Change is a part of life; and that’s especially true if you’re talking about living in a New York condo or co-op, where no building ever stays the same for too long. Renovations are done, capital improvements are required and even upgrades for building common areas are eventually taken care of.
Regardless of if it’s a unit owner looking to do some remodeling or a building-wide capital improvement program that will affect all residents, odds are that an architect and/or engineer will be part of the process. While architects and engineers perform many parallel functions, the two disciplines are not the same and often they are forced to work together.
“Many of our clients use the terms architect and engineer interchangeably, but in my opinion, architects have a broader training across all the spectrums of a building’s design, where an engineer is schooled in a specific discipline, like a structural engineer, mechanical or industrial,” says William Pyznar, principal with the Falcon Group, an engineering, architectural and consulting firm in New Jersey. “I think the architects are trained more on life-safety issues and general background.”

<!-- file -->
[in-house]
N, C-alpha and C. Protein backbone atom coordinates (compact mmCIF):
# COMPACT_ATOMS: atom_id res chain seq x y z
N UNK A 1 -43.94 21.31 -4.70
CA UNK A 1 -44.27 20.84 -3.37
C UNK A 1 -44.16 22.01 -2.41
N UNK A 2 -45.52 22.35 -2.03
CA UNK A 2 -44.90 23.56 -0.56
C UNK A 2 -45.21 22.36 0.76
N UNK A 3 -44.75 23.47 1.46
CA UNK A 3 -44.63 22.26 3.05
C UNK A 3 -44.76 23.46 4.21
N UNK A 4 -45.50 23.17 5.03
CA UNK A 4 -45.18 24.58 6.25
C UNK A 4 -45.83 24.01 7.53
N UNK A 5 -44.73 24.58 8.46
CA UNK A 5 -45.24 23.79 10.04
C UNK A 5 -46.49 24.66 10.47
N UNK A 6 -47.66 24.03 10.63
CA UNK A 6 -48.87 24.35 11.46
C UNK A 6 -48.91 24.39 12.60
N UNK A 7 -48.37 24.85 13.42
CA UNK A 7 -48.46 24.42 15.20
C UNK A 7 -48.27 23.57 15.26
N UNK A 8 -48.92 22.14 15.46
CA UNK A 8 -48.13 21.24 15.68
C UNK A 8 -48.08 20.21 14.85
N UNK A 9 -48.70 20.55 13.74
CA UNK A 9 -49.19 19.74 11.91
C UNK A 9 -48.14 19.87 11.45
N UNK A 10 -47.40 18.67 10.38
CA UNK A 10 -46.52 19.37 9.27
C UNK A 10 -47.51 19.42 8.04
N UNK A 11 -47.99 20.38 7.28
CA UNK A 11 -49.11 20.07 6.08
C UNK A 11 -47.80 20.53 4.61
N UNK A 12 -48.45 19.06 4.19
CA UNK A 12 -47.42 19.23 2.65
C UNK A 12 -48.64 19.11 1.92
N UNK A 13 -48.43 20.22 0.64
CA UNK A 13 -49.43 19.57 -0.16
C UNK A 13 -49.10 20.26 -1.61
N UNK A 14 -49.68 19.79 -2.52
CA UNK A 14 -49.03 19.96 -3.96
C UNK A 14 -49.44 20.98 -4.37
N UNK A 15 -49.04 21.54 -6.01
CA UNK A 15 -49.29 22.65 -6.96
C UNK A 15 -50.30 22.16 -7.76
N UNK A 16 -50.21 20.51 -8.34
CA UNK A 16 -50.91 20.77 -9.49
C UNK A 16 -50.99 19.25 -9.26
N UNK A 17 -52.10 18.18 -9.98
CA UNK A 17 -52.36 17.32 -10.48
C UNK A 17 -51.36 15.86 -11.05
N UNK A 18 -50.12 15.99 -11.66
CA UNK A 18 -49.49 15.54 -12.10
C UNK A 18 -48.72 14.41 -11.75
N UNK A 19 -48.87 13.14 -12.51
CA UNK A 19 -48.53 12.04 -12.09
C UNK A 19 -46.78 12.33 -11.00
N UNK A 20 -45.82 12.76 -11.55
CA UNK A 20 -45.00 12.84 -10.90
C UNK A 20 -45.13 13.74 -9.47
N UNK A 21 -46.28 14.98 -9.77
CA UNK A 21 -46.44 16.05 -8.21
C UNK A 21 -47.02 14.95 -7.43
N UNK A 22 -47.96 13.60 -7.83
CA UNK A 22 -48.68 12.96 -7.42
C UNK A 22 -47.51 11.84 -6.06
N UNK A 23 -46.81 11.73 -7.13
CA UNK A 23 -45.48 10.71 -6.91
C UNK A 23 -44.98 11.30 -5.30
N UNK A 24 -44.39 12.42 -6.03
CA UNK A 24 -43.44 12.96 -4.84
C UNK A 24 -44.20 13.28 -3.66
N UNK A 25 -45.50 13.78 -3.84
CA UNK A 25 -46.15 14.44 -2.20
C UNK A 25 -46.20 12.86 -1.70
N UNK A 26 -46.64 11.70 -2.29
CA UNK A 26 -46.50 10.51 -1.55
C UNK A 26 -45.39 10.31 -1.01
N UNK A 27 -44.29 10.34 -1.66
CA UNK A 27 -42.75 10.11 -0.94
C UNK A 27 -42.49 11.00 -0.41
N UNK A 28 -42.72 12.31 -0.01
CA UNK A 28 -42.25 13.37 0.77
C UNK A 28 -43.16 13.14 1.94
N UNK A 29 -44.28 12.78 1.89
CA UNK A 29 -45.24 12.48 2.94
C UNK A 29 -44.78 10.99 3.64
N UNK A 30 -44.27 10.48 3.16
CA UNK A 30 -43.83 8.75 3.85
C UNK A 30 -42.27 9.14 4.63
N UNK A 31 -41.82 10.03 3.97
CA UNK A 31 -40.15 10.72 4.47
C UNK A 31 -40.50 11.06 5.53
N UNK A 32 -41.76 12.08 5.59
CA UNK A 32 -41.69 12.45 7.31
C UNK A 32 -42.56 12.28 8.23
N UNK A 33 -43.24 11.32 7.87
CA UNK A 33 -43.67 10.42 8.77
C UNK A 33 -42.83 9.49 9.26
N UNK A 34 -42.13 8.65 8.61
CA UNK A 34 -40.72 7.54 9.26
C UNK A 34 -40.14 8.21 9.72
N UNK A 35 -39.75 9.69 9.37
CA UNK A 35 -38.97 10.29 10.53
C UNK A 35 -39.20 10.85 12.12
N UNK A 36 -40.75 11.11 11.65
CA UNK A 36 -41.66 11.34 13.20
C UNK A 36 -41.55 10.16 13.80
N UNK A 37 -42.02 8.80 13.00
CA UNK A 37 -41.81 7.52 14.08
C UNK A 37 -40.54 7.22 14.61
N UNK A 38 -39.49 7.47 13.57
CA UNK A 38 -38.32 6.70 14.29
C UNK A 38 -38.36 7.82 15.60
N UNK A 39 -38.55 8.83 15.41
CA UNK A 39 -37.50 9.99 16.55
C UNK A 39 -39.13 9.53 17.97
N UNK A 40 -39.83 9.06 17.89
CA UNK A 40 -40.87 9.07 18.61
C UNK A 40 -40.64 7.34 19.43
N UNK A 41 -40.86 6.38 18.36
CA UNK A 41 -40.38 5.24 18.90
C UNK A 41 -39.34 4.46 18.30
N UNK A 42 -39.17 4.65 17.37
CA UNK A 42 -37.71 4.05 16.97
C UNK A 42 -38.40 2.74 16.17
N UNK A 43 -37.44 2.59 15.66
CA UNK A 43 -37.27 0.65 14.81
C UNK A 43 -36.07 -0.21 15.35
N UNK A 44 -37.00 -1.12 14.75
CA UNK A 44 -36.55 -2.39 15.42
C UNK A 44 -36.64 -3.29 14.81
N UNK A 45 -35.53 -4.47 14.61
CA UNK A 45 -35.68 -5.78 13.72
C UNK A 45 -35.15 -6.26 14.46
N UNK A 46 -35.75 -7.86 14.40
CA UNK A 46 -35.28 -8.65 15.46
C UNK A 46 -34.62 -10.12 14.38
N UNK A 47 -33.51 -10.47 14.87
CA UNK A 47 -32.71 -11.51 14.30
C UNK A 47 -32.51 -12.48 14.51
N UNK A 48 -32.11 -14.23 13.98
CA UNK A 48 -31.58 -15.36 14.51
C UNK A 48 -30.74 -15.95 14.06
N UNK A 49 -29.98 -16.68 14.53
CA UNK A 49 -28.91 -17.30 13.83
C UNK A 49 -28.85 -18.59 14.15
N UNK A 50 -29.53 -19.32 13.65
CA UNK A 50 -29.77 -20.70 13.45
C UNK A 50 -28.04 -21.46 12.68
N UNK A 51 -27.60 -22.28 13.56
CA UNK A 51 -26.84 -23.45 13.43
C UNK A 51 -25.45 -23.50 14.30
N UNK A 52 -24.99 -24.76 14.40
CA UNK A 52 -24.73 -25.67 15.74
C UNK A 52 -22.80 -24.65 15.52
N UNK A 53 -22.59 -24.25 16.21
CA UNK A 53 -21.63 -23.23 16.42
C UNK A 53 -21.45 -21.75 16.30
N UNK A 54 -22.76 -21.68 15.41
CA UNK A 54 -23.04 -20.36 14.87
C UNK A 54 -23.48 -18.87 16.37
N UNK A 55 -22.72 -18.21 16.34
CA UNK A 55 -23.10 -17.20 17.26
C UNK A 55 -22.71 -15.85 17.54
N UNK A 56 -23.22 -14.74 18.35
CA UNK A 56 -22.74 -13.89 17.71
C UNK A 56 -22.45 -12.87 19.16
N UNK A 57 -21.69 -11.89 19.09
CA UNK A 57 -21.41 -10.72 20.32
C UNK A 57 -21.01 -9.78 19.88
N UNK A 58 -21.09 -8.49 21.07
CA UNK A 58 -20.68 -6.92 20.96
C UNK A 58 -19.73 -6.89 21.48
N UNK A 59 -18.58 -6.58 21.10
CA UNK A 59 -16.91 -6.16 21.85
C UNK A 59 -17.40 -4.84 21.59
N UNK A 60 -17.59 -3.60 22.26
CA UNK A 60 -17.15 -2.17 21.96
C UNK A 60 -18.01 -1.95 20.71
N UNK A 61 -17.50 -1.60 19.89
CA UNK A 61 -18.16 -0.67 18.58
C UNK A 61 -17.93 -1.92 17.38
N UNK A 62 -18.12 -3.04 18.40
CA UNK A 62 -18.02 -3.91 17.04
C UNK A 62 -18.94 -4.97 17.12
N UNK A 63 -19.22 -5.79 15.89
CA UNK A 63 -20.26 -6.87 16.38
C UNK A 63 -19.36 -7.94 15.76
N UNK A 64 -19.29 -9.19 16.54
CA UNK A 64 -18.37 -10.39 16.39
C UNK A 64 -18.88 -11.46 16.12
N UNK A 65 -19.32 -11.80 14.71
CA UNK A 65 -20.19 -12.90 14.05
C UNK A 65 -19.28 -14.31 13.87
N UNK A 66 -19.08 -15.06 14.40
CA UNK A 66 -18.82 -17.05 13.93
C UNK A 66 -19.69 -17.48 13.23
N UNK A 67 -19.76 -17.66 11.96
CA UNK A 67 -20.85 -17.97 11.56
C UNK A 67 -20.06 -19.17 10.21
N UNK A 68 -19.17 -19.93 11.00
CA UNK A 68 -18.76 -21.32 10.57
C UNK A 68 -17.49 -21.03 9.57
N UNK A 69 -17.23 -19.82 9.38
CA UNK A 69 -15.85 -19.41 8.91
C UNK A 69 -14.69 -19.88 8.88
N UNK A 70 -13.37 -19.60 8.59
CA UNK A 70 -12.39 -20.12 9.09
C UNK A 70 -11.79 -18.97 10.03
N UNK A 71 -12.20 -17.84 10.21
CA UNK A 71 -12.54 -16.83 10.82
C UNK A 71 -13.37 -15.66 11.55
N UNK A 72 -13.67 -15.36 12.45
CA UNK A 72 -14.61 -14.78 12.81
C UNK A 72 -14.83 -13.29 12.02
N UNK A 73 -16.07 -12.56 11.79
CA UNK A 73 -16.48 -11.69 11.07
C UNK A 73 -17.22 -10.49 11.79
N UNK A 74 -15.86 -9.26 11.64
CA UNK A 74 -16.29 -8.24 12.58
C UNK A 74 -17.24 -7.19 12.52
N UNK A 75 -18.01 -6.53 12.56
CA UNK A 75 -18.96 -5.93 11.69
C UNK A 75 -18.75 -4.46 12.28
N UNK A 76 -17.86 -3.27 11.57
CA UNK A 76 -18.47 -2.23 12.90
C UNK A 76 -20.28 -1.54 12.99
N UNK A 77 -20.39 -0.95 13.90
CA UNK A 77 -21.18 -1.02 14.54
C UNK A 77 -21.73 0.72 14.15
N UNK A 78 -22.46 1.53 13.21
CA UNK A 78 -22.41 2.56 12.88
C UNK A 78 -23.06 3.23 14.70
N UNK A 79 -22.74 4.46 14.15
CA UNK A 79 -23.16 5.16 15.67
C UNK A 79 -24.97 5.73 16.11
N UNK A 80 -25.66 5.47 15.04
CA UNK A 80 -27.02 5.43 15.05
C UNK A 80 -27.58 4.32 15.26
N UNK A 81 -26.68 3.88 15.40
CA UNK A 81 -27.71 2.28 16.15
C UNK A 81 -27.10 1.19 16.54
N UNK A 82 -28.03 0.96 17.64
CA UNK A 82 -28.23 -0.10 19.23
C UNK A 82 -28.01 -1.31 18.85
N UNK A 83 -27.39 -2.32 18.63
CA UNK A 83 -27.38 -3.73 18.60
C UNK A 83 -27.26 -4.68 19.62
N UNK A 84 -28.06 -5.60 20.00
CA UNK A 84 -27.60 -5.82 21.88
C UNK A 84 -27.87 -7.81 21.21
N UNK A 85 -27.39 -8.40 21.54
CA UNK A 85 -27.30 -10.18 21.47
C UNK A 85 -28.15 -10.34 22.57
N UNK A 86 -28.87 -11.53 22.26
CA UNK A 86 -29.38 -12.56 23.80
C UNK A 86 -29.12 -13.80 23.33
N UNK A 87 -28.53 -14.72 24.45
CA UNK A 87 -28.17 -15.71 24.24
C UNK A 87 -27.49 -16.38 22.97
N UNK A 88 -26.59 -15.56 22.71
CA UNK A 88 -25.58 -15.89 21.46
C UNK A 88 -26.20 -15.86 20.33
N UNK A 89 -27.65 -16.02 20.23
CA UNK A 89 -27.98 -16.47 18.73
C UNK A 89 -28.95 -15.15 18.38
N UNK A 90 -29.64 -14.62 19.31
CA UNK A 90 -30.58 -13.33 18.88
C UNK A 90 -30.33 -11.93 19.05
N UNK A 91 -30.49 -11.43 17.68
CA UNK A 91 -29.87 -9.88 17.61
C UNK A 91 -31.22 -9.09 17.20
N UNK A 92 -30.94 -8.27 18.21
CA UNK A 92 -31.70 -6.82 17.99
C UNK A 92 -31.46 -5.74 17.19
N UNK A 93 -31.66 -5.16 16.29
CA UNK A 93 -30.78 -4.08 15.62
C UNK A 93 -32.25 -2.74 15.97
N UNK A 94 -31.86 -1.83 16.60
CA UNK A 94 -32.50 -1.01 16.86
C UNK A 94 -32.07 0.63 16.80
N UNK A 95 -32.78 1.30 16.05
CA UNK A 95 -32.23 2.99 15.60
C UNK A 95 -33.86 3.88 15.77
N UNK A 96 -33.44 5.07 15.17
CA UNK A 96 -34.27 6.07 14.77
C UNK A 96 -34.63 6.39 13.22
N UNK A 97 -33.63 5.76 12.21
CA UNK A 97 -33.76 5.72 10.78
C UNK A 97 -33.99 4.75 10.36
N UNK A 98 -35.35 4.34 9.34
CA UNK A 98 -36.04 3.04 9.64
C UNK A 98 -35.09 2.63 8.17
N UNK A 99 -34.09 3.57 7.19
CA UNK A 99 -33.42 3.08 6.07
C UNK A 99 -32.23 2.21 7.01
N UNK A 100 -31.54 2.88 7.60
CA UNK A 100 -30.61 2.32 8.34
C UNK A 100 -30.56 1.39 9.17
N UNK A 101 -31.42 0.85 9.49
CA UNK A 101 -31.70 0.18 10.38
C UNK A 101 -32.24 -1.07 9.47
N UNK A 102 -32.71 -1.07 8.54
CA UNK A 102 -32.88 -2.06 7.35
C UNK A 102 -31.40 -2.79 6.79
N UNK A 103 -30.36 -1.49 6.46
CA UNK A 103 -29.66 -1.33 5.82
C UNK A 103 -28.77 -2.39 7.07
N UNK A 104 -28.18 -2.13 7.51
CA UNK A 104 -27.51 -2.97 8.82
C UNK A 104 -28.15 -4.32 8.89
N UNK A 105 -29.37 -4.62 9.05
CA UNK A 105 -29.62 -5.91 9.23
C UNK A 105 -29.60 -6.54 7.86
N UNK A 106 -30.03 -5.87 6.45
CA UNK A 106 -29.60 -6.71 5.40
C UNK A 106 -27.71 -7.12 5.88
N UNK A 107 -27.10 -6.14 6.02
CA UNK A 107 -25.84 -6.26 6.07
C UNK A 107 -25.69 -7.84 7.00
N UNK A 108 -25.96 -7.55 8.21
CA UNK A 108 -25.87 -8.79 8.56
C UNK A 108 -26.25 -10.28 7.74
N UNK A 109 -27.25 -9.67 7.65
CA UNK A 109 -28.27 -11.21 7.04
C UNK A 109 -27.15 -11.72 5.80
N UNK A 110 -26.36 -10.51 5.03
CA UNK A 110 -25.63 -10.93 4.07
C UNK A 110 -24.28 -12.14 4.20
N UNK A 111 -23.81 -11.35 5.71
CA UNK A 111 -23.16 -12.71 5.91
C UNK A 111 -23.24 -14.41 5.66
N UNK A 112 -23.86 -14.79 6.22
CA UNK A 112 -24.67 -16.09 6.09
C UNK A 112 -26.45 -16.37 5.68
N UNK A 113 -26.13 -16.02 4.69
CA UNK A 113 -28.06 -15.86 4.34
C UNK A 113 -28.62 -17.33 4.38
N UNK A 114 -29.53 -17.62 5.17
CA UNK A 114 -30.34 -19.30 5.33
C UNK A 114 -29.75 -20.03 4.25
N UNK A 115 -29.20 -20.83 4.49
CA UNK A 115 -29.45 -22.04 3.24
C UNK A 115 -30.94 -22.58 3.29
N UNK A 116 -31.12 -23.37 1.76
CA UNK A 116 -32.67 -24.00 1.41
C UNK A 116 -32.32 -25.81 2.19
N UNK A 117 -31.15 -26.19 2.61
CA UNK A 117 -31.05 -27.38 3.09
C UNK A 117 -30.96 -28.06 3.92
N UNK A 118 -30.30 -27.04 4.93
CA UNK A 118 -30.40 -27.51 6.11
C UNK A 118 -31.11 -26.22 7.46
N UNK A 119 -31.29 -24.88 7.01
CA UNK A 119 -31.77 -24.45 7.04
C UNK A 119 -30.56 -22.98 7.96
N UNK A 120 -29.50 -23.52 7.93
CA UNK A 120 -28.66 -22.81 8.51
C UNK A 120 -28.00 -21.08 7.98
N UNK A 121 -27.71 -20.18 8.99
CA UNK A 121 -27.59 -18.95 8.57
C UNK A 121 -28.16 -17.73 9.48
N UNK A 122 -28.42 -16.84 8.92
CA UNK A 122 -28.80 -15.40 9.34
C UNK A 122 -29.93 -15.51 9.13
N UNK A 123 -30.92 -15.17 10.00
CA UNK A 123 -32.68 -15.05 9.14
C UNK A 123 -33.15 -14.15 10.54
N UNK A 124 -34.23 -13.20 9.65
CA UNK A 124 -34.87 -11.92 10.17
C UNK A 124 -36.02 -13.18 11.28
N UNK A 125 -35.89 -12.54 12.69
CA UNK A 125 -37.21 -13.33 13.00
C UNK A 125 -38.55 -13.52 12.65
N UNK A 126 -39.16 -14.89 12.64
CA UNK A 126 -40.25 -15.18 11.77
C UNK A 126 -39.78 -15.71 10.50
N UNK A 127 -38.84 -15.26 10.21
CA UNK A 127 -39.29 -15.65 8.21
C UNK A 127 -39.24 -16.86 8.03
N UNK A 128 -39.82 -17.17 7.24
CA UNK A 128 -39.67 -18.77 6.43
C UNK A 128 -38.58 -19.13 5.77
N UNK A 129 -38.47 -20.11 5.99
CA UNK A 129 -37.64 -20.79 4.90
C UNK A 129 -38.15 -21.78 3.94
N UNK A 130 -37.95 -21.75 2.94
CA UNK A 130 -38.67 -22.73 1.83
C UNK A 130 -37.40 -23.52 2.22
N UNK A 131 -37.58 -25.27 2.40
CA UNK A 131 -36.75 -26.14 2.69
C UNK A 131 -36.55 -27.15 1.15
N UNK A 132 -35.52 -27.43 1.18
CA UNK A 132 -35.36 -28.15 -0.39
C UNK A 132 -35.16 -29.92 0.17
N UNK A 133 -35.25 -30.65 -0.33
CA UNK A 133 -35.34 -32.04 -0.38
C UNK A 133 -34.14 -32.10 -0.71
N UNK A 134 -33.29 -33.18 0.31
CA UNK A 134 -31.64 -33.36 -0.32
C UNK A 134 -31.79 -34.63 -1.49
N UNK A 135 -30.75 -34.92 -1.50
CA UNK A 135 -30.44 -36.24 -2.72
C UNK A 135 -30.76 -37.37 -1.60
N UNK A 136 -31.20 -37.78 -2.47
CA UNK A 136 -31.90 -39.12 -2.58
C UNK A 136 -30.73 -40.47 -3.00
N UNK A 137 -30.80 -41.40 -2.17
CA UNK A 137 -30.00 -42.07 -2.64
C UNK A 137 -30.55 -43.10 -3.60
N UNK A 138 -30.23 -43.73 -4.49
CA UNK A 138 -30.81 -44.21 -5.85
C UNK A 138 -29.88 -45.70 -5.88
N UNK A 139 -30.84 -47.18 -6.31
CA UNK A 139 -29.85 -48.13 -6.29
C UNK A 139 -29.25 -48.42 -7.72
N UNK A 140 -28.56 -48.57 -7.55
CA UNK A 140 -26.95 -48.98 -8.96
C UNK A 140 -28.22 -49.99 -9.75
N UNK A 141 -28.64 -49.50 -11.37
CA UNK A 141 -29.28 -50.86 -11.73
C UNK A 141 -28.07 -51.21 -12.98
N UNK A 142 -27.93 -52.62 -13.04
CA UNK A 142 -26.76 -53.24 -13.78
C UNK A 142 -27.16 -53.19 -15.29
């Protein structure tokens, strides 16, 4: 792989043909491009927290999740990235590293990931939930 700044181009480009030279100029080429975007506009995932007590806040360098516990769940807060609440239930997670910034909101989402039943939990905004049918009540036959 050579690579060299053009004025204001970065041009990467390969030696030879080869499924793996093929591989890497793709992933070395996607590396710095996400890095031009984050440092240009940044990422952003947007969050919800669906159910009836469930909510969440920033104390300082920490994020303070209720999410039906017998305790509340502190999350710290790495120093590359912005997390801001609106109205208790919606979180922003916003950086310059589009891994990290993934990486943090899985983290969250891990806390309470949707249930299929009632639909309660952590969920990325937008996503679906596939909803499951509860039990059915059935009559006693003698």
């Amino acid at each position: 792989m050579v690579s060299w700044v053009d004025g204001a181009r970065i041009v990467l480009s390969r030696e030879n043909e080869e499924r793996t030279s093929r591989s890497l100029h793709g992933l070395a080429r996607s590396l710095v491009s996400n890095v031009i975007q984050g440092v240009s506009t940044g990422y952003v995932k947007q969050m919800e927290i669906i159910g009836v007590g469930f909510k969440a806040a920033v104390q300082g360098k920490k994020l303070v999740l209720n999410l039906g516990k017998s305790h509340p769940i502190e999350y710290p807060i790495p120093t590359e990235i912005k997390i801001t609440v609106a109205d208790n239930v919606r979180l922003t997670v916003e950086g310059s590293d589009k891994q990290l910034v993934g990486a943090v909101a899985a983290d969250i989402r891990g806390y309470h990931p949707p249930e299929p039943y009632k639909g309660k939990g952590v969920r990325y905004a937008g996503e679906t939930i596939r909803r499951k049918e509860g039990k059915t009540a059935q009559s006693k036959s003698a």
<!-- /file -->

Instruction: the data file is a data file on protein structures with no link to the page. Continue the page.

According to the New School of Architecture and Design, architects are responsible for designing the aesthetics and spatial details of a building’s project, and seeing to it that the overall end-use objectives of the client are met. Once the architect and client are in agreement, the architect then provides the engineer with detailed architectural designs. It is under this framework that the engineer will design the building’s systems themselves.
Regardless of discipline, both types of professionals will interact mostly with the board and management, sometimes with just the individual resident, sometimes with a board-appointed design committee, and sometimes with all of the above. However, often they must work together to successfully execute the projects they’re hired for.